20. I am not sure where the best place to post this on your blog would be so I am choosing your most currect trig entry. I love to read all of the blogs and find yours to be one of the best concerning trig so I'm hoping you can help. I teach trig at a high school where our AP Calculus teacher believes in the right triangle method for teaching how to find the sine of an angle, such as 210 degrees. Although we absolutely use the unit circle a great deal for many things (visualizing radians compared to degrees, finding sin and cos of quadrantal angles, knowing the signs of the quadrants, seeing how the graphs are formed), when it comes to finding the sine of something like 210 degrees, the students are absolutely not allowed to do that on a unit circle. They need to know that it has the same sine as a 30 degree angle, other than the positive or negative, and then they need to know the sine of 30 degrees by use of a 30-60-90 triangle or memorization. She strongly believes that we are doing the kids a disservice when we go through how a unit circle is made with triangles once but then allow them to memorize their way around with various tricks and mnemonics. The students are actually forbidden to sketch the unit circle for a case like this as she does not believe it leads to understanding, just memorization. Therefore, my students know all about the unit circle except for actually memorizing the points for the common angles. Do you have any thoughts on this? I've searched for a discussion on this topic and can't seem to find a good one!

  21. Hi Kathy - I'm not sure how you could understand that 210 in standard position gets you a 30 degree reference angle without sketching/understanding the unit circle. Also, I don't see how it is possible for a teacher to forbid a student to reason a certain way. But maybe I am missing something.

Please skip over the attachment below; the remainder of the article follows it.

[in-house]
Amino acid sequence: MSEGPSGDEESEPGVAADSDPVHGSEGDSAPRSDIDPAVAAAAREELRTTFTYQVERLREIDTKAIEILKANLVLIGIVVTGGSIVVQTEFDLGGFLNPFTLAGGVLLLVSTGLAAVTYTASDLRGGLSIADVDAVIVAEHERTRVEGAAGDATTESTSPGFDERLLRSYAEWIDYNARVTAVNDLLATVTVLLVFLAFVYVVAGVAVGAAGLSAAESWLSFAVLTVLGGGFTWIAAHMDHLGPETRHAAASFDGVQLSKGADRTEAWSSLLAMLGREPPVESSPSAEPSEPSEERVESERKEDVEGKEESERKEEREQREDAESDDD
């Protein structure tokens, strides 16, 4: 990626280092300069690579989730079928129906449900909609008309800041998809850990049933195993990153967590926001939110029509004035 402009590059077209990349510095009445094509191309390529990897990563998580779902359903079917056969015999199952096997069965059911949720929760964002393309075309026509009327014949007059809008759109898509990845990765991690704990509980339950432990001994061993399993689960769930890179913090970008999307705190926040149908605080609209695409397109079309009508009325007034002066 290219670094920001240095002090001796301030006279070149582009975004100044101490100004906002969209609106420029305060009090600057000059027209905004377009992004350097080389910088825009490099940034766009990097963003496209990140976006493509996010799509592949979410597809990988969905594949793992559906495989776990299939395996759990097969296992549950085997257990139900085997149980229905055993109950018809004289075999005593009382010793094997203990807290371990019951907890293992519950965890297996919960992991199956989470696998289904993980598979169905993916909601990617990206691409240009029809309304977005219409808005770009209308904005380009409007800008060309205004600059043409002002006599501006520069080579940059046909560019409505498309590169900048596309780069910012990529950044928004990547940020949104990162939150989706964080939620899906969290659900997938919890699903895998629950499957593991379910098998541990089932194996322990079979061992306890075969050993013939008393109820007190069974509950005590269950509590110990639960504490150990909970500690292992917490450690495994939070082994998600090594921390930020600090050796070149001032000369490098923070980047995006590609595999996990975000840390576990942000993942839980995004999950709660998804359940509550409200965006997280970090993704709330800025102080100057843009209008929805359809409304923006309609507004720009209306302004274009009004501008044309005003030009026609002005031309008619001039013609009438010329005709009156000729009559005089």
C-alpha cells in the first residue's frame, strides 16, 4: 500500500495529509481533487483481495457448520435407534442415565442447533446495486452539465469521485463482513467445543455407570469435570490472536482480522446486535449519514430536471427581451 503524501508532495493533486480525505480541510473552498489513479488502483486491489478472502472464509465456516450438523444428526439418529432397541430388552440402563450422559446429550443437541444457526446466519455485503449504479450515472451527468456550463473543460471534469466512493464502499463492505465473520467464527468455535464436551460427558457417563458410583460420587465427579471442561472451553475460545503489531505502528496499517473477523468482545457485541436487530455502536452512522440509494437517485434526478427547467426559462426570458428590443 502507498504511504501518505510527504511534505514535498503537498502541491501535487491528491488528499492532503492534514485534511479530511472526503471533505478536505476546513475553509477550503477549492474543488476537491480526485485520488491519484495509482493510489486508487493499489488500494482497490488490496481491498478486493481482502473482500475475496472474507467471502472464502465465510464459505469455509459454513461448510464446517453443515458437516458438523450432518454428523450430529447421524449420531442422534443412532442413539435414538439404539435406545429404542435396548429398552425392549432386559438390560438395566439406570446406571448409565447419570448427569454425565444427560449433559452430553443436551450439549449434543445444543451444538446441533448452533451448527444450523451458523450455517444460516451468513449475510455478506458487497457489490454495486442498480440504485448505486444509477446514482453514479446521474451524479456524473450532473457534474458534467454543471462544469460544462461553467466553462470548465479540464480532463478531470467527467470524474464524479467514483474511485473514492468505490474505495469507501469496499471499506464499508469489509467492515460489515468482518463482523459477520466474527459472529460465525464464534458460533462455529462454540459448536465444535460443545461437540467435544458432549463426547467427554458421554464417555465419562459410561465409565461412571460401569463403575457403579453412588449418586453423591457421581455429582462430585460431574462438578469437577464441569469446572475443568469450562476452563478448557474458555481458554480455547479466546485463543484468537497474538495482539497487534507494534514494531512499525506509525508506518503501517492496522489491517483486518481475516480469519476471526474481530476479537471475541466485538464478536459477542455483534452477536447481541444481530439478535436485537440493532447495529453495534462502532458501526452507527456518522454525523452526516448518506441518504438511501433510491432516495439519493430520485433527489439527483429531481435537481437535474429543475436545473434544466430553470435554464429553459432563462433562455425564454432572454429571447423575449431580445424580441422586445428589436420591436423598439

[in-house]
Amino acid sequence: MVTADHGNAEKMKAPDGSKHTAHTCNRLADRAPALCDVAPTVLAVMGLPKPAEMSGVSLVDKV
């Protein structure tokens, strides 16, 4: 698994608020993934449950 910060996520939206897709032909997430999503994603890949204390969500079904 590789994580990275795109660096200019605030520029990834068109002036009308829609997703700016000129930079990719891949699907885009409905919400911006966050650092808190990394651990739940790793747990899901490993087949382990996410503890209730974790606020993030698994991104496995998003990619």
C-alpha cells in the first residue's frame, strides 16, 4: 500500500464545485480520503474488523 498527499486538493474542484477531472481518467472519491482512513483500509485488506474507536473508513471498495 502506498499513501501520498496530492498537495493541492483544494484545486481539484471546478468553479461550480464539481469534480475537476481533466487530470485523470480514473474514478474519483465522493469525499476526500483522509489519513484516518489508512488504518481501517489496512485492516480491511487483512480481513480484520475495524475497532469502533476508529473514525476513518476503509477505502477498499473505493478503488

22. Perhaps I didn't explain it well then. They definitely use the unit circle to visualize where 210 degrees is and we do use the unit circle often for determining the reference angle or the radian measure. However, for actually finding the sine of an angle, we are supposed to teach them how to find the sine of 30 degrees based on a triangle rather than having them memorize the coordinates that go around the circle. She tells them right away that they should not have to count around the circle to find the sine or cosine of an angle, rather, they should understand what sine is and be able to instantly know it from a triangle. I will also add that she is an amazing teacher and her AP scores are phenomenal. We have one trig teacher at our school who uses the unit circle and it frustrates the calculus teachers that the kids need to draw a circle or count around it to find the sine of 210 degrees!

  23. Hm, well, it kind of seems like micro-managing at a level that I don't engage in. However, I understand the frustration with imperfect recall of memorized facts... but I don't get the sense that my students memorize coordinates on a unit circle, either. They tend to figure out which quadrant, draw the triangle, and use the sides of special right triangles. Do you have a preferred method, Kathy? Do you think it's better for teachers in the same school to standardize?